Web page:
Departments: The Waiting Room
Twardowski, Barbara; Twardowski, Jim R.N.
After months of planning and saving, one father's long journey from Maine to San Antonio, TX, was worth every difficult mile. For the first time, he and his son, who has severe cerebral palsy, rode a carousel together.
BARBARA AND J IM TWA...Image Tools
This is the kind of story that Gordon Hartman hears all the time from guests at Morgan's Wonderland, the ultra-accessible amusement park that he created. Hartman is the founder of the Gordon Hartman Family Foundation, a non-profit that provides funding and consulting services to agencies that assist families with special-needs children. Driven by a desire to create an inclusive place where people of all abilities could play together, Hartman built a 25-acre park named for his 17-year-old daughter, who has cognitive delays and physical challenges due to autism spectrum disorder.
Morgan's Wonderland operates as a nonprofit, which allows Hartman to keep the cost of admission low. People with special needs are admitted free, as are children age two and under. General admission for adults is $15 and $10 for children.
When planning the park, Hartman consulted physicians, physical therapists, people with special needs, and caregivers. “Sometimes amusement parks are built for people without taking into consideration people with special-needs, and it's only afterwards that park developers think about how to comply with the Americans With Disabilities Act. I wanted to put special needs first.”
For example, the specially designed carousel is level with the ground so that no one has to step up to board. Many of the animals on the carousel have a unique saddle—shaped like the back of a chair—to lend additional support to the rider, and some don't move up and down at all. The dragon is designed to accommodate a person in a wheelchair, and a bench allows a family member to go along for the ride.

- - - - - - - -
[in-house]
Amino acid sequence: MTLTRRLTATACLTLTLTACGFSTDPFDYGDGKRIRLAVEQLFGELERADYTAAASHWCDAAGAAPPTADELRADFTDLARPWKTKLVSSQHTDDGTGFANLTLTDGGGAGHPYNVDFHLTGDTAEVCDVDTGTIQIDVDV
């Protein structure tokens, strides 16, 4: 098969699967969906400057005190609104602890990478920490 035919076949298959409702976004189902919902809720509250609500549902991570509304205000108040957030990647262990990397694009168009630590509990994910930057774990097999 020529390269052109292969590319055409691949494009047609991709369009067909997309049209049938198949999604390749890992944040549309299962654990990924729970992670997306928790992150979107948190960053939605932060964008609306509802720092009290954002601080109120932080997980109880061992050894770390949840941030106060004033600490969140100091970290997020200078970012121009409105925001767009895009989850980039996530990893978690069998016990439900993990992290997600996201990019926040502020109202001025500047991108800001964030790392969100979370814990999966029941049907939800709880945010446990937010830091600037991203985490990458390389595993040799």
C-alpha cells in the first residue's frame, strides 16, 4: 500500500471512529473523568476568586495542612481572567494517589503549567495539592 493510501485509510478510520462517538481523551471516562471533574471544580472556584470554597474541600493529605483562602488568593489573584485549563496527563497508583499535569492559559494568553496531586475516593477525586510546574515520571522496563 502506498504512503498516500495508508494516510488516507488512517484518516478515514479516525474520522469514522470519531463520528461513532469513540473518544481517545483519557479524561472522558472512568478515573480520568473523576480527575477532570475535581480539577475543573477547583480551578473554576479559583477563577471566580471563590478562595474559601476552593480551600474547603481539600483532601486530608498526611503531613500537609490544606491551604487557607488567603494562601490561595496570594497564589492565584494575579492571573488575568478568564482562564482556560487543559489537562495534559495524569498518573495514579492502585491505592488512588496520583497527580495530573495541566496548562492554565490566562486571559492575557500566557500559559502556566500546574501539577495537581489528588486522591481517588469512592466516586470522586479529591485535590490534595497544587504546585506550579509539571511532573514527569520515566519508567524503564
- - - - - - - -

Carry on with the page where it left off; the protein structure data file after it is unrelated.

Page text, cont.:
Kids can hop aboard a miniature train that circles the eight-acre lake. Three playgrounds on top of composite rubber surfaces are located under awnings where water misters help keep everyone cool. Adapted and traditional swings allow guests—even those in a wheelchair—to soar. Over in the Sensory Village, children can shop in a grocery store, catch animated butterflies in an interactive theater, and announce the weather in a simulated TV station. And if children become overstimulated, they can rest in the Garden Sanctuary.
Safety is paramount at the park, which has eight-foot tall perimeter fencing, a public address system, and video surveillance. All guests wear radio frequency identification wristbands. If a child becomes separated from his or her group, other group members can scan their wristbands at one of the location station monitors to find the child.
Since Morgan's Wonderland opened two years ago, more than 200,000 people from all 50 states and 30 countries have visited. With inquiries from more than 20 cities globally about building a Morgan's Wonderland in their community, Hartman says, “This is only the beginning of something bigger.”
Barbara and Jim Twardowski, R.N.